The trial of Kyle Rittenhouse for the shooting deaths of two people and the wounding of a third in Wisconsin produced quite a few narratives.
In the courtroom, the defense argued that Rittenhouse acted in self-defense during the protests in Kenosha last year, while the prosecution maintained that Rittenhouse was a reckless teenage vigilante.
Outside the courtroom, in the news and on social media, experts and novices alike posited their own narratives. For some, the case was about how the country embraced or rejected the Black Lives Matter protests.
That is all understandable, given the intense scrutiny of the case and the trial. America is a highly polarized place right now, and this trial was one more venue for our emotional disagreements to play out.
Fortunately, in this country, criminal trials are not about narratives; they are about fact-based justice. Prosecutor Thomas Binger told the jury in his closing argument, “Look for the truth. So many people look at this case and they see what they want to see.”
Binger failed to prove his case, but his charge to the jury was correct. Juries are charged with setting aside biases, outside influences and perceived notions and making their decisions based only on their understanding of the evidence and the instructions given to them by the judge.
Prosecutors have a high bar. Defendants come to court with a presumption of innocence and the state must prove guilt beyond a reasonable doubt. The jury’s decision to convict (or acquit) must be unanimous.
The legal community is forever studying and writing about biases in the jury process. Monied defendants have an advantage. People of color are more likely to be convicted. Juries sometimes ignore the facts and mete out their own form of justice. On and on.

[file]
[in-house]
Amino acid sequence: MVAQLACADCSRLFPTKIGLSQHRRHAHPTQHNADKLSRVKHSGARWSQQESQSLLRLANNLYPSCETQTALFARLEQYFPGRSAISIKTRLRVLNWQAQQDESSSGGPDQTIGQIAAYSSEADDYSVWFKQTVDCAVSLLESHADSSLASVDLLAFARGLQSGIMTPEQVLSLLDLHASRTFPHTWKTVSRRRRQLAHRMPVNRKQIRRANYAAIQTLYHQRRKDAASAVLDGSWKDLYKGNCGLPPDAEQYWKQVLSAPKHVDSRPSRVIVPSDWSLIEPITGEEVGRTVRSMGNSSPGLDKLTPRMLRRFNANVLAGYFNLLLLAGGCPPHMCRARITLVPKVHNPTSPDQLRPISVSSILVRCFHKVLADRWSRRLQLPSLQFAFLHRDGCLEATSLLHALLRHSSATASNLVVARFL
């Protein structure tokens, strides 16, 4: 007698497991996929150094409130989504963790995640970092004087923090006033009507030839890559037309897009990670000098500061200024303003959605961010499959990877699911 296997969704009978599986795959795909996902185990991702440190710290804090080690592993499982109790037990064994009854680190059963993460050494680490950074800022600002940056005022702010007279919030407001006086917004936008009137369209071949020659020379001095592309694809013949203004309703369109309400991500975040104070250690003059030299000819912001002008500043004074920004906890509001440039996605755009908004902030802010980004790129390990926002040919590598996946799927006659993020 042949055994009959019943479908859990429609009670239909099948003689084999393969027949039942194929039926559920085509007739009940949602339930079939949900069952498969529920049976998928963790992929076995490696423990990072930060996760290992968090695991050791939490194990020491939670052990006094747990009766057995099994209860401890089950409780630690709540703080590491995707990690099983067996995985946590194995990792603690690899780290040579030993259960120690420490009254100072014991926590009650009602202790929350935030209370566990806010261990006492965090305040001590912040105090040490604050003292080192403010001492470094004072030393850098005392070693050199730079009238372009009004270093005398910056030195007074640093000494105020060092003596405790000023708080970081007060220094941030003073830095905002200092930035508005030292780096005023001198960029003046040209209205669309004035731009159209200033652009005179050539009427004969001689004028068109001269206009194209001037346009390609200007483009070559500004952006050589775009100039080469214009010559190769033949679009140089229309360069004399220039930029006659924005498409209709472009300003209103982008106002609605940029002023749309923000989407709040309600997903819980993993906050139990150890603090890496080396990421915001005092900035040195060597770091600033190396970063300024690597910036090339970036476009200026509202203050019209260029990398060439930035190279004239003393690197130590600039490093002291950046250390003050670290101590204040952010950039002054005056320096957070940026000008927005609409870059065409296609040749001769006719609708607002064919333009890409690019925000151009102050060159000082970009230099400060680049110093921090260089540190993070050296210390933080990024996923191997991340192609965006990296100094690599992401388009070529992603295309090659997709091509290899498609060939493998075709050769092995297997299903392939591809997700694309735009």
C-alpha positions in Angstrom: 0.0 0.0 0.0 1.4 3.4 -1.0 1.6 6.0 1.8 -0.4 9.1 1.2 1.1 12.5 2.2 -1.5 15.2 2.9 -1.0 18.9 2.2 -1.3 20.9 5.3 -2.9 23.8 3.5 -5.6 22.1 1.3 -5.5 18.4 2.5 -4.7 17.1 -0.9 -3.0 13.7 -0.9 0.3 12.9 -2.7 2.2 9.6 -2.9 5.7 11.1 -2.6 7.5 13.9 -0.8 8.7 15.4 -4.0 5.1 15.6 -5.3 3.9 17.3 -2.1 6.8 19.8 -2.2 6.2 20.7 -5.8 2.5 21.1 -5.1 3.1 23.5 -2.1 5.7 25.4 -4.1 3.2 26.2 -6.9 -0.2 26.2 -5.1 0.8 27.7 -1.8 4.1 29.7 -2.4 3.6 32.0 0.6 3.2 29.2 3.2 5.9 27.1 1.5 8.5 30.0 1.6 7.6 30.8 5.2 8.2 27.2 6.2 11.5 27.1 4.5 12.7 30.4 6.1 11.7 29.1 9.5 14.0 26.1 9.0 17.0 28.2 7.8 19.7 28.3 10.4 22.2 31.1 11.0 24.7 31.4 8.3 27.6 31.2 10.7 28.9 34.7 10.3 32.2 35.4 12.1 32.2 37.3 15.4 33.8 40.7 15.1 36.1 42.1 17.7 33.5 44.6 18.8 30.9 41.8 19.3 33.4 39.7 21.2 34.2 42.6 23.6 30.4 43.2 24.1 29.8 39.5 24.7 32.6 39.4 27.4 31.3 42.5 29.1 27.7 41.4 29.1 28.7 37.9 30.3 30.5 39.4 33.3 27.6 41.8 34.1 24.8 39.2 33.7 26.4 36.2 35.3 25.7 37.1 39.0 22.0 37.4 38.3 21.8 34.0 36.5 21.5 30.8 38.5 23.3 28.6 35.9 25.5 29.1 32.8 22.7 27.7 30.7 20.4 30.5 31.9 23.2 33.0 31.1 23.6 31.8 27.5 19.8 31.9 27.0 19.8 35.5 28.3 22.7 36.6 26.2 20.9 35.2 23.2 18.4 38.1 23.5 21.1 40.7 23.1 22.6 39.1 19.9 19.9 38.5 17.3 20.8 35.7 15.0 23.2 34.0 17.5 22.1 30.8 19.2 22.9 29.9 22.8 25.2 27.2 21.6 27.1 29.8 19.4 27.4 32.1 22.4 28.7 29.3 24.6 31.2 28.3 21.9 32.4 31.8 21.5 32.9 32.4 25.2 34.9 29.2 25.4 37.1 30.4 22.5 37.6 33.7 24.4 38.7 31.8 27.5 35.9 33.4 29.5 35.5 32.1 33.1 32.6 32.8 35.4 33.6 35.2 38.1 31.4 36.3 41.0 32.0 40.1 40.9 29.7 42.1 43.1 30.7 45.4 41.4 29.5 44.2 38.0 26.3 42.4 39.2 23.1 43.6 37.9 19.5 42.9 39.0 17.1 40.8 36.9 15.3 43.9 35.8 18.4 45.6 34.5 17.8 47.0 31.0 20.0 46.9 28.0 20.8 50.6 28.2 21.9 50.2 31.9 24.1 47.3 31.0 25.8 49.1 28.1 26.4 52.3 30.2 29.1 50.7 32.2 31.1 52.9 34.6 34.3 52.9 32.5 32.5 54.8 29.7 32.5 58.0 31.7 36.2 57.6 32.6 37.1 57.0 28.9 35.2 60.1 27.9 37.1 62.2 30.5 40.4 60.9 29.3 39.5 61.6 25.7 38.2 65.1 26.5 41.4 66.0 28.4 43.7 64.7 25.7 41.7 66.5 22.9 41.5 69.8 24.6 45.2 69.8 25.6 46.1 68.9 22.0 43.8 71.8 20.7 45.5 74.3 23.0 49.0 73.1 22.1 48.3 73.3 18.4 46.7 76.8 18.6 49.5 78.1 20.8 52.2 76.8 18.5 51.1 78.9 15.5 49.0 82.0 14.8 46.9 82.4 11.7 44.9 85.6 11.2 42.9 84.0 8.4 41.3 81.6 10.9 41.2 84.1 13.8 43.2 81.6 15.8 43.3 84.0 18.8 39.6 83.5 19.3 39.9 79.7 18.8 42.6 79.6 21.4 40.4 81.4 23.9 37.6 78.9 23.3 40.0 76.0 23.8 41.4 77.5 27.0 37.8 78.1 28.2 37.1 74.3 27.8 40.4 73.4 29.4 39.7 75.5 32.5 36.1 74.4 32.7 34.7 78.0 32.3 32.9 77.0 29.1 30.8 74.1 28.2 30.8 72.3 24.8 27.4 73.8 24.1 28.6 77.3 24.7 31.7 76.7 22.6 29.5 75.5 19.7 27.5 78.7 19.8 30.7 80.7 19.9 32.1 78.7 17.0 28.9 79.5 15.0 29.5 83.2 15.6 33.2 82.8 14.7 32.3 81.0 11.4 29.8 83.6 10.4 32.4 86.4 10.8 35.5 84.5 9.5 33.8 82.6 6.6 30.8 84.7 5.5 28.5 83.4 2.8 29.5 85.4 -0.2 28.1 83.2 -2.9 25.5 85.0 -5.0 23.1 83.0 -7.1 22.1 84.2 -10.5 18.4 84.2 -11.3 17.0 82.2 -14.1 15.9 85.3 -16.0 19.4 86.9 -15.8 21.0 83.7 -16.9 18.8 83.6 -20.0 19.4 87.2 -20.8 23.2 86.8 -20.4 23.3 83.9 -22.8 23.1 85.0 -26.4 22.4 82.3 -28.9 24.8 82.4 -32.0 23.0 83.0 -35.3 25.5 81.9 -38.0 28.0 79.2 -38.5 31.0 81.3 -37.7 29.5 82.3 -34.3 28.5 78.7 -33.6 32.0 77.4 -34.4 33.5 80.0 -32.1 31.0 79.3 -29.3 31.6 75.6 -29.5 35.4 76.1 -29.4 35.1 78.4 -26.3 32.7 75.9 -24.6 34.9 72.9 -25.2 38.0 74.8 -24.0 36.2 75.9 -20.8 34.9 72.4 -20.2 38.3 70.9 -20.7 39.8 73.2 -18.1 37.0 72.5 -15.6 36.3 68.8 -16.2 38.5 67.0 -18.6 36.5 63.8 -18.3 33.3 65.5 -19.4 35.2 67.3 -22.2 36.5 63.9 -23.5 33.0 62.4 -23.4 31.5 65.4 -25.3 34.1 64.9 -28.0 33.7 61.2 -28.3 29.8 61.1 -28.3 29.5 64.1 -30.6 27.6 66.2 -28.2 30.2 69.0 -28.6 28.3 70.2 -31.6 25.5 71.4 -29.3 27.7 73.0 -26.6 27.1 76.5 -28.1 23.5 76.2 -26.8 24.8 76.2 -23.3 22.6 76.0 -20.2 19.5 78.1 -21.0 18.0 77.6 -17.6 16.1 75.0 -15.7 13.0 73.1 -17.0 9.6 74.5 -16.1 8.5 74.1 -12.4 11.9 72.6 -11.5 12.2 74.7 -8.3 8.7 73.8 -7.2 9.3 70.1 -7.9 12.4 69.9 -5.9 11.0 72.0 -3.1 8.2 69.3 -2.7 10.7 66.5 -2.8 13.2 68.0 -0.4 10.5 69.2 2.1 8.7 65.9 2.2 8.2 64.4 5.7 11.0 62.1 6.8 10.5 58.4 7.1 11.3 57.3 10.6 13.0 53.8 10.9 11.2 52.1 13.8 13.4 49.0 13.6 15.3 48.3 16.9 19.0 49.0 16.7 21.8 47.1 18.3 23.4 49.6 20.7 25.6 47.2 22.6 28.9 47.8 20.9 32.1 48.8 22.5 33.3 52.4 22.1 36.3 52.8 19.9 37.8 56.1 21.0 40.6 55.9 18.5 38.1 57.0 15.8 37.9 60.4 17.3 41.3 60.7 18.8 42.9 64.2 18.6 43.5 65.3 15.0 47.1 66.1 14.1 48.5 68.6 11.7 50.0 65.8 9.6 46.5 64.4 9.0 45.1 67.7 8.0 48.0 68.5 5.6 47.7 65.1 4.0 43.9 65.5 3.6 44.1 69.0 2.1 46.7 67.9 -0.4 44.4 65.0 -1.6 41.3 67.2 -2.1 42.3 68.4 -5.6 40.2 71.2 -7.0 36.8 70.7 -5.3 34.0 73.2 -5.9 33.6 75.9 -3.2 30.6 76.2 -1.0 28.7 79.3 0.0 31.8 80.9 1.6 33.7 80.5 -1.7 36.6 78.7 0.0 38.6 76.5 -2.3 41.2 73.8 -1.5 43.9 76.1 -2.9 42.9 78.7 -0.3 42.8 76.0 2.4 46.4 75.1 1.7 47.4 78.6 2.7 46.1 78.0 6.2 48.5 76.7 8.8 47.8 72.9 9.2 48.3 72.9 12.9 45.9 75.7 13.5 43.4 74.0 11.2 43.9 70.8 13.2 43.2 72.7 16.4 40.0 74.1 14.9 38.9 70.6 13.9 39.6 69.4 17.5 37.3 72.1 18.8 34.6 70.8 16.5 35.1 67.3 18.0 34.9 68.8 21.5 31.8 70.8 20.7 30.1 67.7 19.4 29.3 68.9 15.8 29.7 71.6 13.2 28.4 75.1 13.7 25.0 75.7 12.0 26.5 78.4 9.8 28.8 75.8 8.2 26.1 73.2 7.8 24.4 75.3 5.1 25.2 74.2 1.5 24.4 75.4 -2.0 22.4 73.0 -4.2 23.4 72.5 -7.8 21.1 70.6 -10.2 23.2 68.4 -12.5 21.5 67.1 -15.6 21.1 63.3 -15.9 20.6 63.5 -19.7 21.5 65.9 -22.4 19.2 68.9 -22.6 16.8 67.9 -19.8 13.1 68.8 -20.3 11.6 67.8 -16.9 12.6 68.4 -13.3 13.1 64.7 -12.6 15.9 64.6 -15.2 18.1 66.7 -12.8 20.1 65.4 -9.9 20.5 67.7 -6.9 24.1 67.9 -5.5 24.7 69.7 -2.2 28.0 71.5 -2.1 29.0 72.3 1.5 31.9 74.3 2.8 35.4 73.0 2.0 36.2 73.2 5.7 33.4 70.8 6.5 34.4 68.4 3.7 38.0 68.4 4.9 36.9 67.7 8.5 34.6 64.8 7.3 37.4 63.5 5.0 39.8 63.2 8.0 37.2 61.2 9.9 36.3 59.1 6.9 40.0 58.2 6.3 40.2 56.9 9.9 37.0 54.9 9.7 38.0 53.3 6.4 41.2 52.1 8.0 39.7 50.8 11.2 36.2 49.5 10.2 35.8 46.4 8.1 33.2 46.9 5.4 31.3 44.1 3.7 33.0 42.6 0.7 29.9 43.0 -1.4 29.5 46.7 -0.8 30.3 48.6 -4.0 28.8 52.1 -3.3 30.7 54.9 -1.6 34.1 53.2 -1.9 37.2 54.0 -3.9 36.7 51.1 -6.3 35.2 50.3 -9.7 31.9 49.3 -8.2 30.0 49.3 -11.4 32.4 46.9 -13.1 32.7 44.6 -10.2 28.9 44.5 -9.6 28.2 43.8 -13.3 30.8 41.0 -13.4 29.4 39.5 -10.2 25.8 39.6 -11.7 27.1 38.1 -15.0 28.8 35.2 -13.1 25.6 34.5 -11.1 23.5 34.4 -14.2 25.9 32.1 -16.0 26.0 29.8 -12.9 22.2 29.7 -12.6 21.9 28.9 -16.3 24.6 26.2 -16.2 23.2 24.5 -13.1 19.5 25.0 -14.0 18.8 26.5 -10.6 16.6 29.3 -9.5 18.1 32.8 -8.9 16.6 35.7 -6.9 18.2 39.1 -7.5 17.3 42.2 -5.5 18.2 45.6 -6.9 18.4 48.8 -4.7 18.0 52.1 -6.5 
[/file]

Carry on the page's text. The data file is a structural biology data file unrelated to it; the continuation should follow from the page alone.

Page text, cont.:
Yet the jury system prevails because a trial in front of a jury of peers following the rules of evidence remains the fairest way for society to administer justice. Yes, mistakes are made in a trial, but defendants are entitled to a fair trial, not a perfect one, and there is always the right to appeal a conviction.
The jury trial has its roots in English law, and is enshrined in the United States Constitution in both Article III, Section 2 and the Sixth Amendment. “In all criminal prosecutions, the accused shall enjoy the right to a speedy and public trial by an impartial jury.”
Thomas Jefferson said, “I consider trial by jury as the only anchor ever yet imagined by man, by which government can be held to the principles of its constitution.”
Good people everywhere in this county can agree or disagree with the outcome of Kyle Rittenhouse case, and the verdict will be co-opted by some with their own agendas.
But the integrity of our institutions and our faith in them are integral to a civil society, and none is more important than our criminal justice system.
And in the case of Kyle Rittenhouse, the jury has spoken.